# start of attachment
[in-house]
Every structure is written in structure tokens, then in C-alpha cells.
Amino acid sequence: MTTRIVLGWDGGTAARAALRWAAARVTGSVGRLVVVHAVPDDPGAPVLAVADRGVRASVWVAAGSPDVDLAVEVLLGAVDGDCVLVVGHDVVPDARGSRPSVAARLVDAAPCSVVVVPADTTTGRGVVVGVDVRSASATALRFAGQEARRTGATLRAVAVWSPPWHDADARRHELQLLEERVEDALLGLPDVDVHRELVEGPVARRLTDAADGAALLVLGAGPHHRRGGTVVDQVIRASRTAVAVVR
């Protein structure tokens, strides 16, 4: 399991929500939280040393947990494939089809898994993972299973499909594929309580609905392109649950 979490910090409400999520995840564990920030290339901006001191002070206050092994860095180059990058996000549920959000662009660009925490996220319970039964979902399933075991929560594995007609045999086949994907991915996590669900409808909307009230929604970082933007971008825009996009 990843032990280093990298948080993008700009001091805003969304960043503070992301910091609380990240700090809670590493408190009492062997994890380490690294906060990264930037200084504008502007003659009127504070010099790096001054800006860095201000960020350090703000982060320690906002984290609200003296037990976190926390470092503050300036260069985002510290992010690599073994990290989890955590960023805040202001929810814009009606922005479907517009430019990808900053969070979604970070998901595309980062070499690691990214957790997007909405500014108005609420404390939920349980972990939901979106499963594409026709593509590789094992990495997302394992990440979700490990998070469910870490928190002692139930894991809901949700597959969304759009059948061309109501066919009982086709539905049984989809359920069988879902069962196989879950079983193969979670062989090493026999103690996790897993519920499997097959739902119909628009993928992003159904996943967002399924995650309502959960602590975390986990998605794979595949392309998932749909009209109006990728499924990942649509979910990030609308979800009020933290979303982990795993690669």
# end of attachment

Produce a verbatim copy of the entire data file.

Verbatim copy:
[in-house]
Every structure is written in structure tokens, then in C-alpha cells.
Amino acid sequence: MTTRIVLGWDGGTAARAALRWAAARVTGSVGRLVVVHAVPDDPGAPVLAVADRGVRASVWVAAGSPDVDLAVEVLLGAVDGDCVLVVGHDVVPDARGSRPSVAARLVDAAPCSVVVVPADTTTGRGVVVGVDVRSASATALRFAGQEARRTGATLRAVAVWSPPWHDADARRHELQLLEERVEDALLGLPDVDVHRELVEGPVARRLTDAADGAALLVLGAGPHHRRGGTVVDQVIRASRTAVAVVR
């Protein structure tokens, strides 16, 4: 399991929500939280040393947990494939089809898994993972299973499909594929309580609905392109649950 979490910090409400999520995840564990920030290339901006001191002070206050092994860095180059990058996000549920959000662009660009925490996220319970039964979902399933075991929560594995007609045999086949994907991915996590669900409808909307009230929604970082933007971008825009996009 990843032990280093990298948080993008700009001091805003969304960043503070992301910091609380990240700090809670590493408190009492062997994890380490690294906060990264930037200084504008502007003659009127504070010099790096001054800006860095201000960020350090703000982060320690906002984290609200003296037990976190926390470092503050300036260069985002510290992010690599073994990290989890955590960023805040202001929810814009009606922005479907517009430019990808900053969070979604970070998901595309980062070499690691990214957790997007909405500014108005609420404390939920349980972990939901979106499963594409026709593509590789094992990495997302394992990440979700490990998070469910870490928190002692139930894991809901949700597959969304759009059948061309109501066919009982086709539905049984989809359920069988879902069962196989879950079983193969979670062989090493026999103690996790897993519920499997097959739902119909628009993928992003159904996943967002399924995650309502959960602590975390986990998605794979595949392309998932749909009209109006990728499924990942649509979910990030609308979800009020933290979303982990795993690669």